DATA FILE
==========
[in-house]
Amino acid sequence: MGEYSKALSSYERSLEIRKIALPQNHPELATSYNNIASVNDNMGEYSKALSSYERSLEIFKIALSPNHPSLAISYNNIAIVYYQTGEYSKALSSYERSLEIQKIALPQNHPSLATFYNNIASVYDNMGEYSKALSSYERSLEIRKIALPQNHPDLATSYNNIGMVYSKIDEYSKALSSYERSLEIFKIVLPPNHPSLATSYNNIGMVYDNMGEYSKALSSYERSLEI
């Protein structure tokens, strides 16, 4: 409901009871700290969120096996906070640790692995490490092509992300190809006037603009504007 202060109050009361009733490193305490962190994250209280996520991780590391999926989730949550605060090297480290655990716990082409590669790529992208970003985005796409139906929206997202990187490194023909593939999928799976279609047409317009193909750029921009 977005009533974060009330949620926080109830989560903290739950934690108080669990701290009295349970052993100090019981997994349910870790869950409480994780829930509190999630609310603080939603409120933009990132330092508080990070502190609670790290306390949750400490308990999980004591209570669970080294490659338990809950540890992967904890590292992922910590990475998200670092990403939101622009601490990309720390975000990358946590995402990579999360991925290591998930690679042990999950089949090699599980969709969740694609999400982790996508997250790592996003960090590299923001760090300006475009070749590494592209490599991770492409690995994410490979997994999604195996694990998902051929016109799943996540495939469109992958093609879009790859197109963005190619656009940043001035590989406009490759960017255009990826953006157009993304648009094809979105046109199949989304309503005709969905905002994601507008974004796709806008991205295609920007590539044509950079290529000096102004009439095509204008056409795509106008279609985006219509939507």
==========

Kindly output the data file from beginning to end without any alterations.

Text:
[in-house]
Amino acid sequence: MGEYSKALSSYERSLEIRKIALPQNHPELATSYNNIASVNDNMGEYSKALSSYERSLEIFKIALSPNHPSLAISYNNIAIVYYQTGEYSKALSSYERSLEIQKIALPQNHPSLATFYNNIASVYDNMGEYSKALSSYERSLEIRKIALPQNHPDLATSYNNIGMVYSKIDEYSKALSSYERSLEIFKIVLPPNHPSLATSYNNIGMVYDNMGEYSKALSSYERSLEI
């Protein structure tokens, strides 16, 4: 409901009871700290969120096996906070640790692995490490092509992300190809006037603009504007 202060109050009361009733490193305490962190994250209280996520991780590391999926989730949550605060090297480290655990716990082409590669790529992208970003985005796409139906929206997202990187490194023909593939999928799976279609047409317009193909750029921009 977005009533974060009330949620926080109830989560903290739950934690108080669990701290009295349970052993100090019981997994349910870790869950409480994780829930509190999630609310603080939603409120933009990132330092508080990070502190609670790290306390949750400490308990999980004591209570669970080294490659338990809950540890992967904890590292992922910590990475998200670092990403939101622009601490990309720390975000990358946590995402990579999360991925290591998930690679042990999950089949090699599980969709969740694609999400982790996508997250790592996003960090590299923001760090300006475009070749590494592209490599991770492409690995994410490979997994999604195996694990998902051929016109799943996540495939469109992958093609879009790859197109963005190619656009940043001035590989406009490759960017255009990826953006157009993304648009094809979105046109199949989304309503005709969905905002994601507008974004796709806008991205295609920007590539044509950079290529000096102004009439095509204008056409795509106008279609985006219509939507």